Diabetes is a chronic disease that can result in serious complications including nerve damage, heart and kidney disease, stroke, blindness, and even death. 1 in 4 of the more than 30 million U.S. adults with diabetes don’t know that they have it. The good news is that there are ways to decrease your risk for diabetes.
So how can you prevent diabetes?
The difference between type 1 diabetes and type 2 diabetes
Type 1 diabetes is an autoimmune condition in which the pancreas produces very little insulin, or none at all. The causes of type 1 diabetes aren’t known. There’s no cure, and no known way to prevent type 1 diabetes.
Type 1 diabetes makes up just a small portion of diabetes cases. It’s most commonly diagnosed in people under 20, but can also be diagnosed in older adults.
Type 2 diabetes is not an autoimmune condition. With type 2 diabetes, your body can’t properly use insulin. This type accounts for roughly 90% of all cases of diabetes.
Type 2 diabetes is typically diagnosed in adults. An increasing number of children and teens are being diagnosed with type 2 diabetes, however.
Unlike type 1 diabetes, type 2 diabetes can be prevented.
Ways to prevent type 2 diabetes
Healthy lifestyle choices may help prevent or delay type 2 diabetes.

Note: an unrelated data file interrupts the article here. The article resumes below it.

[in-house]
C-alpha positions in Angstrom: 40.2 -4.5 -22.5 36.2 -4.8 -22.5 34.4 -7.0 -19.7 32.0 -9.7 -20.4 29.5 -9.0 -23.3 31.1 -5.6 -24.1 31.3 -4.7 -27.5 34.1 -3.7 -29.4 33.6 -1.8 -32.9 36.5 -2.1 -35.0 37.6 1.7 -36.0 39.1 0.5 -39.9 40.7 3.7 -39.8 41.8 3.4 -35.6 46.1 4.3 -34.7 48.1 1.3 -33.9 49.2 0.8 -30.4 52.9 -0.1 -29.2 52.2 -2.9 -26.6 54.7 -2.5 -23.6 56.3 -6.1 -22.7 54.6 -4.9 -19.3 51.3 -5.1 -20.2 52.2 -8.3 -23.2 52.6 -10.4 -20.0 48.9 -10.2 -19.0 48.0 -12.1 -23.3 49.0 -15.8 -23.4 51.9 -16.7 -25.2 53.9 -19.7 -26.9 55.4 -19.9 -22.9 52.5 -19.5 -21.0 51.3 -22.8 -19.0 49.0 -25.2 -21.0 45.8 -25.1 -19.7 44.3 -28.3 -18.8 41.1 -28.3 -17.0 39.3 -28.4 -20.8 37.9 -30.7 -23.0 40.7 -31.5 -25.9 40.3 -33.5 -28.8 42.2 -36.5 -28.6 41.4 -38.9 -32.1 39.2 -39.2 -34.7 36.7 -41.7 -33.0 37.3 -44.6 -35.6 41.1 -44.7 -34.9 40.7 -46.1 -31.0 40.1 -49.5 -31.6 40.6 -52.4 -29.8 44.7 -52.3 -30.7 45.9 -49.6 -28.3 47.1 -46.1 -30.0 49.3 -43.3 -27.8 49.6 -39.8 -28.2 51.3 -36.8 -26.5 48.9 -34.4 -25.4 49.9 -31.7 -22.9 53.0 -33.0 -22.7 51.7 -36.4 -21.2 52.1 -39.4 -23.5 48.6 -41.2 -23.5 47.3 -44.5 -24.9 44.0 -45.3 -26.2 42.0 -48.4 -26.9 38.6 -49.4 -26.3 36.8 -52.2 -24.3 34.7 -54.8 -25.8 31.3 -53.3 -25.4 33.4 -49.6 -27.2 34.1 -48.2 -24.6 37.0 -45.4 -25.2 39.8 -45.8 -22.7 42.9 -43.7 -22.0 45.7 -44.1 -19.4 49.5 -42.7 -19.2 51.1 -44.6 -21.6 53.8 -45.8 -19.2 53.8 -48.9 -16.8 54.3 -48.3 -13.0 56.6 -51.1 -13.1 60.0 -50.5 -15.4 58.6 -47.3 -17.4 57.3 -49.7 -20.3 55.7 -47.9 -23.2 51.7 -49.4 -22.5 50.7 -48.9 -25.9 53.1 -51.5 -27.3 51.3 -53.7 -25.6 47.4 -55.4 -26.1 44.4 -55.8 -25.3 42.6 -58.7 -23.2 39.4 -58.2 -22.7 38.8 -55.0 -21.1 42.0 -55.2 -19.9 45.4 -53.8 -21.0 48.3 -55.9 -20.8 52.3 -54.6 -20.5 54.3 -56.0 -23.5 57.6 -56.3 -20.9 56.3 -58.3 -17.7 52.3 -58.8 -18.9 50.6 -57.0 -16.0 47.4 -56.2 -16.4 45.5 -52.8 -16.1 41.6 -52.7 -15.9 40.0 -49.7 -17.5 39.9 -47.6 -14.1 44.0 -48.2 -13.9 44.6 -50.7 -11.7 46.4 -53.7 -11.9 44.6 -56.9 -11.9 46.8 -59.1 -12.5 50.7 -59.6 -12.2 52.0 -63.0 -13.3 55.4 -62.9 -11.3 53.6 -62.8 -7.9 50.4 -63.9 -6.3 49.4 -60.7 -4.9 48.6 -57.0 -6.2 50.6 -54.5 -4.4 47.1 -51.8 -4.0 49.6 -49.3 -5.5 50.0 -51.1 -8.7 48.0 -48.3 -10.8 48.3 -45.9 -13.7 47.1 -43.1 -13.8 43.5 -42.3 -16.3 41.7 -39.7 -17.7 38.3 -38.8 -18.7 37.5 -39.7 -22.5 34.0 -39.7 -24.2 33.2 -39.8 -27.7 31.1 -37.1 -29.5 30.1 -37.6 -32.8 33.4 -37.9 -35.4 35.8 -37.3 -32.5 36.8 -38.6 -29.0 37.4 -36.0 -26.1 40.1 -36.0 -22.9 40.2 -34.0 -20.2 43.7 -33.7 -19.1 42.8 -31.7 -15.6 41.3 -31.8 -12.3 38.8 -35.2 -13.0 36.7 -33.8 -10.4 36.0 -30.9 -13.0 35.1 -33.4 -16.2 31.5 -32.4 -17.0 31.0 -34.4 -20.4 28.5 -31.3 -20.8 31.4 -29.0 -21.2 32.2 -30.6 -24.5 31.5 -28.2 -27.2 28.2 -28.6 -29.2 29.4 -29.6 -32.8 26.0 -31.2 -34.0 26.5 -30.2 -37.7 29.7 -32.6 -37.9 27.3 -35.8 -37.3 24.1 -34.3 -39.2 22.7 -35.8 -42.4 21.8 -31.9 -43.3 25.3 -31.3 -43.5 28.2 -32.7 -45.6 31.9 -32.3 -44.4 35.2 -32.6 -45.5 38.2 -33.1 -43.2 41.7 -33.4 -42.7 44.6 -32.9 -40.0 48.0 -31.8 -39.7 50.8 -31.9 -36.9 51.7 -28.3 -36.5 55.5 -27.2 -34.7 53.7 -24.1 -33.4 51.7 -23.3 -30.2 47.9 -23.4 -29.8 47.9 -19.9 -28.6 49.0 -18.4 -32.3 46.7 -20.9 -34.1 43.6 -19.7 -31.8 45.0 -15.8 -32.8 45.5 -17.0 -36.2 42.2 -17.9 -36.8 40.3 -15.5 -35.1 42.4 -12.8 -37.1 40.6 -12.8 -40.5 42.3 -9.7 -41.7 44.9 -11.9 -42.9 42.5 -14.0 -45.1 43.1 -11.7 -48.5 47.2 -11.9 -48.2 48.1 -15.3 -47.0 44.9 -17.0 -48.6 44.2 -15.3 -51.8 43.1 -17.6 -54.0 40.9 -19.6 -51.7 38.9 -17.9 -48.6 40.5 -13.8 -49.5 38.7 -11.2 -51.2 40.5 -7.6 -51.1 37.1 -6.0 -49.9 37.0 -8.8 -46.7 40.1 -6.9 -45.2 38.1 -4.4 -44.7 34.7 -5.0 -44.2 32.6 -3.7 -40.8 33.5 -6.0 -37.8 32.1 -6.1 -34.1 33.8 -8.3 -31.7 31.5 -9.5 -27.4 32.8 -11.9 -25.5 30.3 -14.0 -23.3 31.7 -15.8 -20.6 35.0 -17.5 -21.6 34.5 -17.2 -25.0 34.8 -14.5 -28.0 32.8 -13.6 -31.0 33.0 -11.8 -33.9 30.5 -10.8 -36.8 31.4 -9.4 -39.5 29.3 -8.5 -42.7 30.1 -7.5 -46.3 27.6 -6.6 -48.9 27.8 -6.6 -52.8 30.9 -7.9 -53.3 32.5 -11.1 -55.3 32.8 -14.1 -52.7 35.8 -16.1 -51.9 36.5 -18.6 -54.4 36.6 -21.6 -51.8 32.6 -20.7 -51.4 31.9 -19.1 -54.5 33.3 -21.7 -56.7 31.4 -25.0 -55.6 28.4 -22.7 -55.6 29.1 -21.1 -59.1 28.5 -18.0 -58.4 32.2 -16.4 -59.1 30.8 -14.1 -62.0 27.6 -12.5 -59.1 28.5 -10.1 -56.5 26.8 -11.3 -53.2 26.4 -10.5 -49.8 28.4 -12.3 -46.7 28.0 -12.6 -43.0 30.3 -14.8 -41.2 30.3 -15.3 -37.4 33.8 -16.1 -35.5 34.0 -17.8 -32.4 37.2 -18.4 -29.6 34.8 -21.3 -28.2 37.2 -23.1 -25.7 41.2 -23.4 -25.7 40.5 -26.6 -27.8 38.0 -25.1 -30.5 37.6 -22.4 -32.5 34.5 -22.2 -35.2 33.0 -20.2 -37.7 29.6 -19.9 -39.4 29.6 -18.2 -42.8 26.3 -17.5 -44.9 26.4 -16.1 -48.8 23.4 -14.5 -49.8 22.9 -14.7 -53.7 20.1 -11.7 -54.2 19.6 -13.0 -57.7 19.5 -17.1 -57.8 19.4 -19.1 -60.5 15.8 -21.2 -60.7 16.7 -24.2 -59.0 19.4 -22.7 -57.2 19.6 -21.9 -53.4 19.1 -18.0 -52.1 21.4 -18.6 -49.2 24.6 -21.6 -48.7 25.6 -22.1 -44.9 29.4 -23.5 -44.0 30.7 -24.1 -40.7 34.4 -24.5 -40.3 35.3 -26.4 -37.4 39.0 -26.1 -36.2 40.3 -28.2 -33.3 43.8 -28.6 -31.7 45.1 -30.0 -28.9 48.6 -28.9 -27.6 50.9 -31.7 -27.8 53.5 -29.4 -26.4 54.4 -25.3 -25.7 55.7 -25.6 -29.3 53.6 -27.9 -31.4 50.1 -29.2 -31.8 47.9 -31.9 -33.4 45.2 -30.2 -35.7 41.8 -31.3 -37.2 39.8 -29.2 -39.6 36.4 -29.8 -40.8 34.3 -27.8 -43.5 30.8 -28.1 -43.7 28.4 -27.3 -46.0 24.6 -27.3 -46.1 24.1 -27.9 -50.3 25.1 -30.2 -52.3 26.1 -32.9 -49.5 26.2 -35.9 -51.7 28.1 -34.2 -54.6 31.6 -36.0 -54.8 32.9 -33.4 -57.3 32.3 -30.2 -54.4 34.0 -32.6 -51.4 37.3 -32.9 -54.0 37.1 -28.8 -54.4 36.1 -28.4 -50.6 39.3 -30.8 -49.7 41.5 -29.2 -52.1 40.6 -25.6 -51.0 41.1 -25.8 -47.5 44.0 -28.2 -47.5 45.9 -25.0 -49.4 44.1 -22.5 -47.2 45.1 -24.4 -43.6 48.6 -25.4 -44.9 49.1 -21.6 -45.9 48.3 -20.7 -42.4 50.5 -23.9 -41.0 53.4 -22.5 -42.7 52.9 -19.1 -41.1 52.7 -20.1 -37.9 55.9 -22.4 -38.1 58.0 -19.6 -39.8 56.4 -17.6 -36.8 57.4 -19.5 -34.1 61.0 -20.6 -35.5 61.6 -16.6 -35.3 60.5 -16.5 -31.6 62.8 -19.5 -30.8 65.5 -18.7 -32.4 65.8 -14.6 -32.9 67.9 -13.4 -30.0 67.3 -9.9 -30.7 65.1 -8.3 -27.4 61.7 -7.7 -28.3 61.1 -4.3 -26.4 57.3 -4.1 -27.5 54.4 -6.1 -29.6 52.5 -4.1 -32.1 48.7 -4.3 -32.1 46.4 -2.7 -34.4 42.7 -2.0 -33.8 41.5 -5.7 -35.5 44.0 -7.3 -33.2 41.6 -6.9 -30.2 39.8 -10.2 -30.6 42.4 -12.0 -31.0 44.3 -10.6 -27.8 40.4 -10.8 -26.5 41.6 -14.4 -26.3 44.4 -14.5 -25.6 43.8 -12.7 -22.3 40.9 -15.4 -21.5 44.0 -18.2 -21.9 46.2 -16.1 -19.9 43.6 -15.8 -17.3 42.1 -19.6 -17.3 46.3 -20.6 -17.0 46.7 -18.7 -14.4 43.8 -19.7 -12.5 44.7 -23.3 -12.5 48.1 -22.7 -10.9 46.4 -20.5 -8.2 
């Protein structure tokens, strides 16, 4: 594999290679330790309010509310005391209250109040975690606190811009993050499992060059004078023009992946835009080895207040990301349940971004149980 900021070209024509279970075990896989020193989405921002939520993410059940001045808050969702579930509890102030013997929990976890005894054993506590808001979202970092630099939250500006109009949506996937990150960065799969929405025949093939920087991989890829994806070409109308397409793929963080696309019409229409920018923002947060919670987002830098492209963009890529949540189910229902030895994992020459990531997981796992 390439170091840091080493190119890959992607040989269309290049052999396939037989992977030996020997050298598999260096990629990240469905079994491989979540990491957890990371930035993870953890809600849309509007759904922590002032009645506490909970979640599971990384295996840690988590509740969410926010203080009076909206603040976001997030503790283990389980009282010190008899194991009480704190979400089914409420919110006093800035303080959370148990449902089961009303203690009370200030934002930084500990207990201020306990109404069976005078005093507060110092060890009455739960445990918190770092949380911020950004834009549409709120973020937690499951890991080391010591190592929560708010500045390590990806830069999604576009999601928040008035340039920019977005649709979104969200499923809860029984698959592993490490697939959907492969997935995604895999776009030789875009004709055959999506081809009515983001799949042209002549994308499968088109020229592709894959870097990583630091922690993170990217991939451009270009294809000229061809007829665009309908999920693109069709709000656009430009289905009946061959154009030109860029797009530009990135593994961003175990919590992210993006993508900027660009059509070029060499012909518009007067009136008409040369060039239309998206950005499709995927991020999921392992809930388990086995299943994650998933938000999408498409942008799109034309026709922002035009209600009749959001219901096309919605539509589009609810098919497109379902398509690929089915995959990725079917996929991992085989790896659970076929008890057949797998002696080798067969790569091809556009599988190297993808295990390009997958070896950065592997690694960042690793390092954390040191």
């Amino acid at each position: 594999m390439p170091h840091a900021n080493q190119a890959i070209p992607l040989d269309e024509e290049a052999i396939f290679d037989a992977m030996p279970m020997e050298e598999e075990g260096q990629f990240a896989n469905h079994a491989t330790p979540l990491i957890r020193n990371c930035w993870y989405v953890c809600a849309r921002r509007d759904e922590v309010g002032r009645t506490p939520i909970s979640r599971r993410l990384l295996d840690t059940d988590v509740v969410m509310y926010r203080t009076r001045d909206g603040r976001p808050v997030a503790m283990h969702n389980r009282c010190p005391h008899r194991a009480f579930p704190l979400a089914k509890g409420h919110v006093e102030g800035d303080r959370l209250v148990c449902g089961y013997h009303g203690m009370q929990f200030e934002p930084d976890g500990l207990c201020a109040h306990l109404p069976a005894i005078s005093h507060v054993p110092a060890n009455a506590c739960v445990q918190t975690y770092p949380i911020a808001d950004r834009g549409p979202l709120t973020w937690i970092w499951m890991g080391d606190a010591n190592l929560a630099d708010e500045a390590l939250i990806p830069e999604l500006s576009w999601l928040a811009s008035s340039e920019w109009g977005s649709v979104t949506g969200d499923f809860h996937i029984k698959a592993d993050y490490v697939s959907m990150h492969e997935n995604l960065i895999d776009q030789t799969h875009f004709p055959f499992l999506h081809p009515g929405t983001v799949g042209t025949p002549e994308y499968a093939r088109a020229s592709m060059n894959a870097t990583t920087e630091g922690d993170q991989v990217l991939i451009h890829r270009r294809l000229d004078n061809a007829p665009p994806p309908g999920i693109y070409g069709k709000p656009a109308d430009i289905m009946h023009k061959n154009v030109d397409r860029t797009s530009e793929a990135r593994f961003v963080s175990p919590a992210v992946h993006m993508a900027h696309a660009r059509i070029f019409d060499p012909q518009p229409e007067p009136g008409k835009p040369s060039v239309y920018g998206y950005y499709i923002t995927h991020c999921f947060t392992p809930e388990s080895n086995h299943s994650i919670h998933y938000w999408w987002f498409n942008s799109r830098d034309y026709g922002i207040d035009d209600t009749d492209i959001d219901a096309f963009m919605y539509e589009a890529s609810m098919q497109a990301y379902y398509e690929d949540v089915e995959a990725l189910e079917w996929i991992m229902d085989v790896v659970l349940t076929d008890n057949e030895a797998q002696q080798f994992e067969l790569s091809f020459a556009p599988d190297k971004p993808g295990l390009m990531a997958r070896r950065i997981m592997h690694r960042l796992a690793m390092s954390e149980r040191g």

- Maintaining a healthy weight can help you prevent diabetes.
- Eating a healthy diet and staying physically active can help you manage your weight and prevent diabetes.
- Avoid foods high in saturated fat, added sugars, and sodium. Increase fiber, whole grains, fruits and vegetables.
- Get a minimum of 2 and a half hours of moderate aerobic activity a week. The more exercise you get each day, the better the health benefits.
- Avoid smoking tobacco.
- Talk to your doctor.
Know the risk factors
Knowing the risk factors – especially those that are within your control – can help you prevent diabetes.
- Being overweight puts you at a higher risk for type 2 diabetes.
- Those over 45 are at a higher risk
- A family history of diabetes increases your risk for type 2 diabetes.
- Having diabetes while you were pregnant (gestational diabetes) increases your risk.
- Having high blood pressure increases risk for diabetes.
- Sedentary lifestyles increase your risk for diabetes.
- Smoking tobacco increases the risk.
- People of African American, Alaska Native, American Indian, Asian American, Latino, Native Hawaiian, or Pacific Islander heritage are at a higher risk than people with European backgrounds.
- Having prediabetes puts you at a higher risk for type 2 diabetes.
Prediabetes is a red flag, but you still have time to make positive changes to help prevent diabetes. The trouble is that 90% of American adults with prediabetes don’t know that they have it. This is just another reason why you should schedule regular wellness visits with your primary care doctor.
Schedule an appointment and speak to your doctor if you have any questions or concerns regarding diabetes.